Today we welcome Lisa Mangum to our blog. She will be leading our first ever, “Writing the Middle Grade or Young Adult LDS Novel” workshop. Editor, author, teacher, is there anything Lisa can’t do?
How did you begin writing?
I started reading at a young age, and my mom was a writer, so I grew up knowing that writing was a “job you could do.” I had always loved writing, but I didn’t turn to it seriously until about 2006, when I joined a writer’s group and it rekindled my passion. When I got the idea for THE HOURGLASS DOOR, it was all I could do to keep up with the story that wanted to be told. I’ve never looked back since.
The Earth’s under attack, you go to the bookstore for one book to take with you during escape. Go!
The practical part of me says I should get a book with survival/first-aid tips, but the passionate part of me grabs HITCHHIKER’S GUIDE TO THE GALAXY, for the following reasons: (1) it’s small and would fit in my pocket; (2) it’s a stand-alone,* so no cliffhanger ending; (3) it’s funny and would remind me not to panic during an invasion of Earth; (4) it’s at the beginning of the alphabet, so it would probably be the first one I saw when I ran into the bookstore.
*yes, I know there are more books in the series, but the first one is the best.
When you’re not laboring over the keyboard, what would we find you doing?
Though I am an editor by day and a writer by night, I am a reader–always. So you’d probably find me with a book in my hands. If not that, I always enjoy a good jigsaw puzzle, going to the movies, or playing a board game.
What’s the last book that made you do a spit take? Or at least laugh out loud?
The last book that gave me that jaw-dropping moment (though not of laughter; sorry, I haven’t been reading very many funny books lately) was DAYS OF BLOOD AND STARLIGHT by Laini Taylor. The way she lead me along that plot to the unbelievable and heartbreaking conclusion was awe-inspiring.
Can you give us a typical day in the life of?
Up around 7:30 am, take Trax to work (I read on the train), at work I check my email/voice mail, finish up any projects that I left unfinished from the previous day, meetings, editing, lunch (where I read manuscripts), editing, meetings, more emails. I head home around 5:00 for dinner with my husband. We watch a show or two on TV, and then I work on my writing until bedtime (around 11:00). (Lather. Rinse. Repeat.) Weekends are for housework, errands, movies, and Doctor Who marathons.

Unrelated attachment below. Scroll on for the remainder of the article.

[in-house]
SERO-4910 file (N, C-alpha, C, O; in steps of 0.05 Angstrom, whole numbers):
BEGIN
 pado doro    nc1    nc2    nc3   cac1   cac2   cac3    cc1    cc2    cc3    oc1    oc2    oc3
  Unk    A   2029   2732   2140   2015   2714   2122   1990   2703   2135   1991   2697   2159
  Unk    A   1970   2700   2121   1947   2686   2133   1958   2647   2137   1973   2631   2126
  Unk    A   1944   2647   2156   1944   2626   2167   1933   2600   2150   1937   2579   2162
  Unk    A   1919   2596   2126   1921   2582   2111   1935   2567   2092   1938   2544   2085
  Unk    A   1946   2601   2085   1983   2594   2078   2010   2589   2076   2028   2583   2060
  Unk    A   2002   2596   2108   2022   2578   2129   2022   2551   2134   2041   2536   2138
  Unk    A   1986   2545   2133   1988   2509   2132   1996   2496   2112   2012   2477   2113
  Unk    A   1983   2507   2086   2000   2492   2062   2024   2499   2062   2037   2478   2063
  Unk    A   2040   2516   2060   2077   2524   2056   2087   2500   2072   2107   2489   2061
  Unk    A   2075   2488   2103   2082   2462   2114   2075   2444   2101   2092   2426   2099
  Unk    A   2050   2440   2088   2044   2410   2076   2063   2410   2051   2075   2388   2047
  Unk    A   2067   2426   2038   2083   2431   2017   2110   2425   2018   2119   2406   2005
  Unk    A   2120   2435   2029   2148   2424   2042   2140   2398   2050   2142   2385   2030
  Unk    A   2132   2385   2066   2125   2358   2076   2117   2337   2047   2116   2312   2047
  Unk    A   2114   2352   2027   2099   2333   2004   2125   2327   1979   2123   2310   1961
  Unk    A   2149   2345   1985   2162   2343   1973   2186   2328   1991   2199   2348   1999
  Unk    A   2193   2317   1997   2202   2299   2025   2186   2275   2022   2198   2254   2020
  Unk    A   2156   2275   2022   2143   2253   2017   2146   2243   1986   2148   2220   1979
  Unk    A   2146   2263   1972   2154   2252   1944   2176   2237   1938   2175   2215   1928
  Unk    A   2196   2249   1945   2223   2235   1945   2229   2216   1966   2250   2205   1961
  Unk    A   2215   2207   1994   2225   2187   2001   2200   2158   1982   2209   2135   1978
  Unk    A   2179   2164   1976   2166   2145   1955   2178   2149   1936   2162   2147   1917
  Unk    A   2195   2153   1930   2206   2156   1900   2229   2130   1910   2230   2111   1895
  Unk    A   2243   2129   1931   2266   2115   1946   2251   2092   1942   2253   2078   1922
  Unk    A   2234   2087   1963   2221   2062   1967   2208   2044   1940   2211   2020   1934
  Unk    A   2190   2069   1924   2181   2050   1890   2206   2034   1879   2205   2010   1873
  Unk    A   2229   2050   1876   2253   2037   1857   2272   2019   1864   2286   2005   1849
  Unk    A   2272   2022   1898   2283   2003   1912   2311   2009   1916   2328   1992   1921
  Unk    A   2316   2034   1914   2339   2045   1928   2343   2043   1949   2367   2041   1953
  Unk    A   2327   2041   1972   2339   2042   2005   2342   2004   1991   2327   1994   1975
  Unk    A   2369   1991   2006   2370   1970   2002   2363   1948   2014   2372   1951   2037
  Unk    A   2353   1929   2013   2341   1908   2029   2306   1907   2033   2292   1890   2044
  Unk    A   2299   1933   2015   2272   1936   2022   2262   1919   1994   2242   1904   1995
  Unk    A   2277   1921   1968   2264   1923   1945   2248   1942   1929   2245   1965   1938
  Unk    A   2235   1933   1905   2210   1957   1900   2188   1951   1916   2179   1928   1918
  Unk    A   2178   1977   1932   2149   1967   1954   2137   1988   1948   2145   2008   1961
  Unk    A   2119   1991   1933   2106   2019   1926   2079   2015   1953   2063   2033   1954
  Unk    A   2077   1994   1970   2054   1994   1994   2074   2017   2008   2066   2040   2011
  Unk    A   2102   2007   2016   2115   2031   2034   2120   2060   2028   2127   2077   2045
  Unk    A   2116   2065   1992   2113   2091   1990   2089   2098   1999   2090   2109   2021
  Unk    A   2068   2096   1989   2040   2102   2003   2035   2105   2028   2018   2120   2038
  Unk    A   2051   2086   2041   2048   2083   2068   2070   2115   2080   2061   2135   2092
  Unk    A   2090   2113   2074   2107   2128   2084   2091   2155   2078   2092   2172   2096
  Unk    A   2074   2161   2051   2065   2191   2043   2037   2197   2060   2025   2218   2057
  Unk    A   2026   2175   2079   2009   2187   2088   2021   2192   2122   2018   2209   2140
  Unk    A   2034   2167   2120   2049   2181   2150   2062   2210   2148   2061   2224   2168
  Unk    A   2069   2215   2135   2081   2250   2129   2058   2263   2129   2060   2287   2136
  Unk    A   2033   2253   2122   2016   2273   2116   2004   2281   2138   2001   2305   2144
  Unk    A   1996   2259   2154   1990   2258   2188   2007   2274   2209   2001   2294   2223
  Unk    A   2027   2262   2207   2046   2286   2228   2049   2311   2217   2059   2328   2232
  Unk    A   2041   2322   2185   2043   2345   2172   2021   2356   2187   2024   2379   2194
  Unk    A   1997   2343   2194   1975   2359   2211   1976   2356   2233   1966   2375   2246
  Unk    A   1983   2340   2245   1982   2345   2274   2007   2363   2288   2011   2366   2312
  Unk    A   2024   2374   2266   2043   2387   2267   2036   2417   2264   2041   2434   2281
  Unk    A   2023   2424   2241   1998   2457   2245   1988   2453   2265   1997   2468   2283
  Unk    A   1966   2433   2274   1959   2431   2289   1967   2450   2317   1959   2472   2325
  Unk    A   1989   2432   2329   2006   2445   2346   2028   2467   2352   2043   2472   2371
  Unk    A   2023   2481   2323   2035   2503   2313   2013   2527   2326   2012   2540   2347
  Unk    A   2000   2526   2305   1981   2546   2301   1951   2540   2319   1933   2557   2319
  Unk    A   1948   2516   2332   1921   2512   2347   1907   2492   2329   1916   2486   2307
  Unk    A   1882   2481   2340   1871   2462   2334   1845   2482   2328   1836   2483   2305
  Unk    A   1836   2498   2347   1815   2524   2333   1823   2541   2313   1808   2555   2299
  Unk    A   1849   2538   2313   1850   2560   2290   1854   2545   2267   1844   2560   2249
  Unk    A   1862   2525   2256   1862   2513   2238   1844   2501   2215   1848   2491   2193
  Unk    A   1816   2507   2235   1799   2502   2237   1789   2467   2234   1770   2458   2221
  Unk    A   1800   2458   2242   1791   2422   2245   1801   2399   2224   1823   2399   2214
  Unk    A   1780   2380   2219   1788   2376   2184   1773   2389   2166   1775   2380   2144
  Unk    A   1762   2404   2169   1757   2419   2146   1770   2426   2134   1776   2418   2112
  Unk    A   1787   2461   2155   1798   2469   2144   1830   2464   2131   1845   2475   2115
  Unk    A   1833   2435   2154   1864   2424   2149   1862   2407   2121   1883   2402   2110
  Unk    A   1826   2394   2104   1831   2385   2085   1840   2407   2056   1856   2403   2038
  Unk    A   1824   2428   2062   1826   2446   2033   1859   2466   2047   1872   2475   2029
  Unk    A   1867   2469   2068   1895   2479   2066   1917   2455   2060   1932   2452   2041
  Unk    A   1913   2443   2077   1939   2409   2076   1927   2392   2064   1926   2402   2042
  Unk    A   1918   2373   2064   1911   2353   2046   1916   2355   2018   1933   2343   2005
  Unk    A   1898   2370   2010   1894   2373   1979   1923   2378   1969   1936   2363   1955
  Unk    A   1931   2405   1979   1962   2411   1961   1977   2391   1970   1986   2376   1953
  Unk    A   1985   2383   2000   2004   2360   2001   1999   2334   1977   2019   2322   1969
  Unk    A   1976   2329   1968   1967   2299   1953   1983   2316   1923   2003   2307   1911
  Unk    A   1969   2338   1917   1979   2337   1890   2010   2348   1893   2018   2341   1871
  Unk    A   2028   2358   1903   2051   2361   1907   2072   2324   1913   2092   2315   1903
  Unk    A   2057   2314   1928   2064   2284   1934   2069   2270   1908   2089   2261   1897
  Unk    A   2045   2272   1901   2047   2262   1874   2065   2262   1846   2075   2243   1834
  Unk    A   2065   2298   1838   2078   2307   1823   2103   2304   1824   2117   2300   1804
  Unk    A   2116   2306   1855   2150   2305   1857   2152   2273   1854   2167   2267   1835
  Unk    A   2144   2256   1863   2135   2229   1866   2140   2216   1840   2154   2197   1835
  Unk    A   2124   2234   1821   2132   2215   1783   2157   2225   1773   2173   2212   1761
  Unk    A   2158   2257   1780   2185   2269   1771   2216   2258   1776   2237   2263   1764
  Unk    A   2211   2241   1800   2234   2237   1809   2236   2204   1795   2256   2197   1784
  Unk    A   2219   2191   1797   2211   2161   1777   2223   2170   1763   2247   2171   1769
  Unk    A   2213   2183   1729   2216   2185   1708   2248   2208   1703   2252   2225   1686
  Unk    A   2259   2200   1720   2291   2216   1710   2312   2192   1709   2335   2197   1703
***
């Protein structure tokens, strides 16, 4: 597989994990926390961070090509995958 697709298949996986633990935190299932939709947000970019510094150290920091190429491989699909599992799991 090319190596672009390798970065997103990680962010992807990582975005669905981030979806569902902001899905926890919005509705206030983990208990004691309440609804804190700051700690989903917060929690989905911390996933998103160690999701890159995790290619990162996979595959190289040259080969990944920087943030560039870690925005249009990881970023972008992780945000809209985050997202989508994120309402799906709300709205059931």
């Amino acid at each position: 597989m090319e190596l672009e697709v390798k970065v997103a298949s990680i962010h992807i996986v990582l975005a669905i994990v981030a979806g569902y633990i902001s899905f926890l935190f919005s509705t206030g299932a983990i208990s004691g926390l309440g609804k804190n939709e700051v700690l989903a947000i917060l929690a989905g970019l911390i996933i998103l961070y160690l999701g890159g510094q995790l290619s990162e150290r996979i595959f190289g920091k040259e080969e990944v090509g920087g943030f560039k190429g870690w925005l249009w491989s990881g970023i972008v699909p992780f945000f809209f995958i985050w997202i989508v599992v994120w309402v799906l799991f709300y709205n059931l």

You’re at Carol’s dance party. Are you dancing in the middle? Head bobbing? Fly on the wall? Or do you apologize later because you got a sudden case of food poisoning?
Wallflower, all the way.
What’s the best advice you’ve been given concerning writing?
“It’s okay to write your story out of order.” I used to believe that you had to start with page 1, chapter 1, word 1 and write straight through to the end. But that was frustrating because if I got stuck, I just stopped. Or if I felt like writing the kissing scene, but I was stuck in an action part of the story, I’d rush through important information just to get to the other part. Once I realized it was okay to write out of order, then, when I got stuck, I’d skip to another part of the story. When I wanted to write the kissing scene, I’d write the kissing scene–even if that was the last chapter of the book. It was a liberating revelation to me as a writer.
And last but not least: you’re a teenager again, what song is playing in the background, or in your head, during your first kiss?
Considering my first kiss as a teenager was during rehearsals for ONCE UPON A MATTRESS, there is an echo of the song “I’m Shy” rattling around that memory, but when I think about my first real kiss with a boy I liked, I always think of “Bravado” by Rush.
For more information, or to register, please go to: http://www.wifyr.com
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